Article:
Former White House coronavirus task force spokesman Ambassador Deborah Birx has effectively laid the blame for thousands of deaths at the door of big pharmaceutical giants Pfizer and Moderna, claiming their refusal to pursue a “compassionate use authorization” for the COVID-19 vaccines led to a delay which directly impacted nursing home residents, The National Pulse can reveal.
The details come in the final parts of Birx’s little read book – Silent Invasion – wherein she details how she used “subterfuge” to get around the will of the Trump administration, as well as naming Trump son-in-law Jared Kushner and Vice President Mike Pence as her “go to” people in the government.
In Chapter 19, entitled “Winter Is Here,” Birx turns her guns on the same pharmaceutical companies she and her colleague Anthony Fauci promoted and protected during the COVID-19 outbreak. Specifically, she points out that the corporates who were shielded by the government from liability failed to get vital doses of their vaccines into the arms of those who needed it earliest: the elderly:
“Getting as many people inoculated as quickly and equitably as possible remained one of my priorities. In addition to “emergency use authorization,” or EUA, the FDA also has the authority to allow the use of therapeutics and vaccines (and the use of experimental drugs to people outside clinical trials) under what’s called “compassionate use authorization,” or CUA. Lacking the holy grail of emergency use authorization (which was pending), I continued to try to find a way to get the highest-risk group immunized as quickly as possible. In early November, I asked Tony and Steve to approach Moderna and Pfizer and urge them to apply for CUA while their vaccines’ efficacy was still being determined but safety was fairly clear. With a CUA in hand, we could inoculate any nursing home residents who wished to be. Whether they volunteered for the jabs or not, at least they’d have the option.”
But as many continued to die, her wishes were not carried through, she explains:
“We had a narrow window, and it was closing. Fifteen hundred nursing home residents died in the first week of October. The vaccine manufacturers, I learned, had already stockpiled three million doses. If we could draw from that supply through CUA, thousands of lives could be saved.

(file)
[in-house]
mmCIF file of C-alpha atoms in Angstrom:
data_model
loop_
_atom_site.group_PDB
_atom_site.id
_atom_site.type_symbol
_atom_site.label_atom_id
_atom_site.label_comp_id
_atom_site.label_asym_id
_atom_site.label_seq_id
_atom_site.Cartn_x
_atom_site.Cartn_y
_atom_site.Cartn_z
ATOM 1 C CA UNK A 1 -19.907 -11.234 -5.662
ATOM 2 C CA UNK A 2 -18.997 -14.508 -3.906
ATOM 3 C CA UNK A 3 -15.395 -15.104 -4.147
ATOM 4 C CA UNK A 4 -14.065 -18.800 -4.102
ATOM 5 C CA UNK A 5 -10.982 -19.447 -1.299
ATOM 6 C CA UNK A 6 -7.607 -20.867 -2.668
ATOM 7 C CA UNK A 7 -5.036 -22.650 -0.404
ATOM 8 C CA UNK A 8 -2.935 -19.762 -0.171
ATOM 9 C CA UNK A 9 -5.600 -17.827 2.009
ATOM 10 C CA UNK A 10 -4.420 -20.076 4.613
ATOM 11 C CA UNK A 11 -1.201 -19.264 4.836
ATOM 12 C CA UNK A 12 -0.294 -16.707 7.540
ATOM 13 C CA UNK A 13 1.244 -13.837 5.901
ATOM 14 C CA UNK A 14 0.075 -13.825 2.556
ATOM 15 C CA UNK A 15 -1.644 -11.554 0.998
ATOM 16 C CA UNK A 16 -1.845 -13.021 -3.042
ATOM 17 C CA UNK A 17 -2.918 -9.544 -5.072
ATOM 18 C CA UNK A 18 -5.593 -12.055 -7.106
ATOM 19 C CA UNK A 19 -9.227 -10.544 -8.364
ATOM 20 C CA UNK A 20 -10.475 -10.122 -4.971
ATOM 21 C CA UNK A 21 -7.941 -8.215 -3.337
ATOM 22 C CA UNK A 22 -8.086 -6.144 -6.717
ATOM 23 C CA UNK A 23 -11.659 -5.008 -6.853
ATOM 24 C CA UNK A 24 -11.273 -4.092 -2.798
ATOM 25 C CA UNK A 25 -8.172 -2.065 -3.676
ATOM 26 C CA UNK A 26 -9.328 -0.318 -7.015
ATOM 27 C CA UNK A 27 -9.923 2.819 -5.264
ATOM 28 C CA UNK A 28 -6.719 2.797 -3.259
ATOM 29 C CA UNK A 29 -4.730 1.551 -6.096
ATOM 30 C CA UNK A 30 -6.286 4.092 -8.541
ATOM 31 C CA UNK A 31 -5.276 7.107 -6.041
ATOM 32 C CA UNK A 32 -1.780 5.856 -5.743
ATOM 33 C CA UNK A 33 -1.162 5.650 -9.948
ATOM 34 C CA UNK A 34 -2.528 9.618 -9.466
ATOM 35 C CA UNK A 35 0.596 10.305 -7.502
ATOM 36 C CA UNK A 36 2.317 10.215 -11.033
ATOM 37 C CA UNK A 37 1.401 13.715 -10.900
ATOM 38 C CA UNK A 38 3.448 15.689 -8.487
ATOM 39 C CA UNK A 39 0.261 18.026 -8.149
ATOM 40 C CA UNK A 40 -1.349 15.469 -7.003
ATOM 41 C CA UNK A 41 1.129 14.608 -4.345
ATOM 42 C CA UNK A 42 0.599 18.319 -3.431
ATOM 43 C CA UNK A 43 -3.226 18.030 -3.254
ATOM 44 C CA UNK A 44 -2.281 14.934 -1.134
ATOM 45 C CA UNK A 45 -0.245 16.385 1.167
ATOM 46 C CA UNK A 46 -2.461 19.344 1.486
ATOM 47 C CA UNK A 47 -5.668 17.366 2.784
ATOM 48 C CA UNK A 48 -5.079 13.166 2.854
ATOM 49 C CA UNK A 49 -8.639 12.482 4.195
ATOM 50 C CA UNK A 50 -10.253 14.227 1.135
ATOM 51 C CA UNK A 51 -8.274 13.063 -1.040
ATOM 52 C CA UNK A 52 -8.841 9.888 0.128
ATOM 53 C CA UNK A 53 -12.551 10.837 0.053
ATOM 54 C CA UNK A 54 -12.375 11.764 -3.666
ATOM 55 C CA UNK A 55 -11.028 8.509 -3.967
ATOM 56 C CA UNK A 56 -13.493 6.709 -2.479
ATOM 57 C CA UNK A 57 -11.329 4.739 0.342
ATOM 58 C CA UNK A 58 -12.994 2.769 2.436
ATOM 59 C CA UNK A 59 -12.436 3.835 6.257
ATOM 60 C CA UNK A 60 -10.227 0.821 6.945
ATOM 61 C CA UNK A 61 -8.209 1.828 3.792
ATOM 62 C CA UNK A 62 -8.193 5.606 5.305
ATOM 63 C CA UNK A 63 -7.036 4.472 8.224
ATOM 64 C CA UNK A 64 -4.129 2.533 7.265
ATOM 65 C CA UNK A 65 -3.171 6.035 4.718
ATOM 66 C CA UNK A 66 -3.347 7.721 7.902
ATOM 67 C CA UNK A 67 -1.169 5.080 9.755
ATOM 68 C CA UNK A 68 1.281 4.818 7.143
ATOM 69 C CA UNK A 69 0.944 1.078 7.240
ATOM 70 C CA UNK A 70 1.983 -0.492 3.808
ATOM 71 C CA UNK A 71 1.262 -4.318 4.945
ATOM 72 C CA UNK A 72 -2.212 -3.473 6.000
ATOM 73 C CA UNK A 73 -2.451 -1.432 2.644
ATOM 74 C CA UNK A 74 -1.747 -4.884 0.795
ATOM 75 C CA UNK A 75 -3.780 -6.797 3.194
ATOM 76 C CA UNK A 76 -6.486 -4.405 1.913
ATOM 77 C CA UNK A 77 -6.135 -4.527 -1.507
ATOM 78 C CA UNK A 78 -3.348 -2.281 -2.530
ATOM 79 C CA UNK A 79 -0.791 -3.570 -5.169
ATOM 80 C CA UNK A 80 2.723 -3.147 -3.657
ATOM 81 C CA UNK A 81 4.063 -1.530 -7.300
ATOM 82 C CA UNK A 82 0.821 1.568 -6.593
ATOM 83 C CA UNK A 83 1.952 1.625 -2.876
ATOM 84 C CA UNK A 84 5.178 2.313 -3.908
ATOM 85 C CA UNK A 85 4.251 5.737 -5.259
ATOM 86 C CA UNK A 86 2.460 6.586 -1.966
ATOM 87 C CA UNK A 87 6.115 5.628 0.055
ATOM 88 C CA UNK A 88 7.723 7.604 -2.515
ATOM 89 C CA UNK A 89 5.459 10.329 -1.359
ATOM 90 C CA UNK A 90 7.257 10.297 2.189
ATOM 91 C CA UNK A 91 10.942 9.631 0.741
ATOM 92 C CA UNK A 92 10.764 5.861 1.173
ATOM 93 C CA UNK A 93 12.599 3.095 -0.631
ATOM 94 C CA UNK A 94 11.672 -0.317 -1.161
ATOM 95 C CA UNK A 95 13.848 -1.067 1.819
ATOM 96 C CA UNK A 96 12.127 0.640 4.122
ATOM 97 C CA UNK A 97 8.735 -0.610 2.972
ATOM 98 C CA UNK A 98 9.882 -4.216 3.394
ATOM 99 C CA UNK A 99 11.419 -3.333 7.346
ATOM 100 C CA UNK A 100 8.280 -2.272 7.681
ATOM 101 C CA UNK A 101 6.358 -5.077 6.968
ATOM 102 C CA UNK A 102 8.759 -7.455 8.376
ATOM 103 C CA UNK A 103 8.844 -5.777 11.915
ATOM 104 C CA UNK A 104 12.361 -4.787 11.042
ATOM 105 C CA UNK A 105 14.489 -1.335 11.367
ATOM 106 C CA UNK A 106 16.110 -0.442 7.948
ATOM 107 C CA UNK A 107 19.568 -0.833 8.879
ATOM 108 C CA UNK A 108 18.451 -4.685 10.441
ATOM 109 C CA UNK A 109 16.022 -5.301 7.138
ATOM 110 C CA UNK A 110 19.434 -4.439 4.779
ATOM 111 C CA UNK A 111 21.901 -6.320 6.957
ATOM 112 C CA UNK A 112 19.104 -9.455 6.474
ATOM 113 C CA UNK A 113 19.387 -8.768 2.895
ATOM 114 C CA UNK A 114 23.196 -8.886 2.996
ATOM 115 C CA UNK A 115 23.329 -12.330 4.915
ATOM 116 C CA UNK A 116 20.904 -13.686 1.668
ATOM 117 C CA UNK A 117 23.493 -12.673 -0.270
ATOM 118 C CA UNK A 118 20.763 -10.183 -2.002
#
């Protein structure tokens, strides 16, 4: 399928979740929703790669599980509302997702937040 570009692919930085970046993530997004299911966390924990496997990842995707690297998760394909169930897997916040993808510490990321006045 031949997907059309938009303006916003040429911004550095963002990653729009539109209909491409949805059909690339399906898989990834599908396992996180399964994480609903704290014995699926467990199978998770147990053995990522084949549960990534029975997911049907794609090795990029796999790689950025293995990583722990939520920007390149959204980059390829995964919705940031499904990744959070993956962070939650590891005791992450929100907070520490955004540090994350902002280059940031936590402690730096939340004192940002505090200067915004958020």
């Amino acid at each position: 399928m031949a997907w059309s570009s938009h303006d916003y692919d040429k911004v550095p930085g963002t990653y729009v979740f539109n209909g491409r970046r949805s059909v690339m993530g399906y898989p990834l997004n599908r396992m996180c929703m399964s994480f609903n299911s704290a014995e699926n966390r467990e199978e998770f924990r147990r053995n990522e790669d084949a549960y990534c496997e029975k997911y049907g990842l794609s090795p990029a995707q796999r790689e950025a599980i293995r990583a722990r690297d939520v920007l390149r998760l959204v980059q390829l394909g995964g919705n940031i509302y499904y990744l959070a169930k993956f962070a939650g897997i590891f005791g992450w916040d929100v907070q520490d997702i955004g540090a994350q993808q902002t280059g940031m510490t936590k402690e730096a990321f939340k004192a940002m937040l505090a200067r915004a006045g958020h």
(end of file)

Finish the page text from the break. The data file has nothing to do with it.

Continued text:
“This didn’t happen. Pfizer and Moderna declined to pursue compassionate use authorization. They believed the process would be a distraction. Their eyes were fixed on the EUA, another complicated process; taking on both simply wasn’t possible.
“I believed it was—it just wasn’t part of the plan these manufacturers had envisioned.”
Birx then goes on to detail the number of people that were affected by the major corporations’ refusal to pursue a faster route to market. At the time, many suspected they were refusing to do so because the such speed would give President Trump an ostensible boost right before the U.S. presidential election.
“Take a moment to imagine that they did apply for compassionate use. And imagine that 1.5 million of the 3 million stockpiled doses went to nursing homes in November, and another 1.5 million at the end of November, for a second dose. If this had happened, the nursing home residents would have been fully protected in December, at the start of the surge, and not, as it turned out, as late as February, after the surge. An additional six-thousand-plus nursing home residents died in mid-December. They all could have been fully immunized and protected before this happened and we could have saved thousands of lives. If this had been done, literally thousands of lives could have been saved. Great good could have been done, and at low risk to these vulnerable people. In a pandemic, you need to innovate on the fly in response to the reality of the moment and not be locked into a rigid plan.”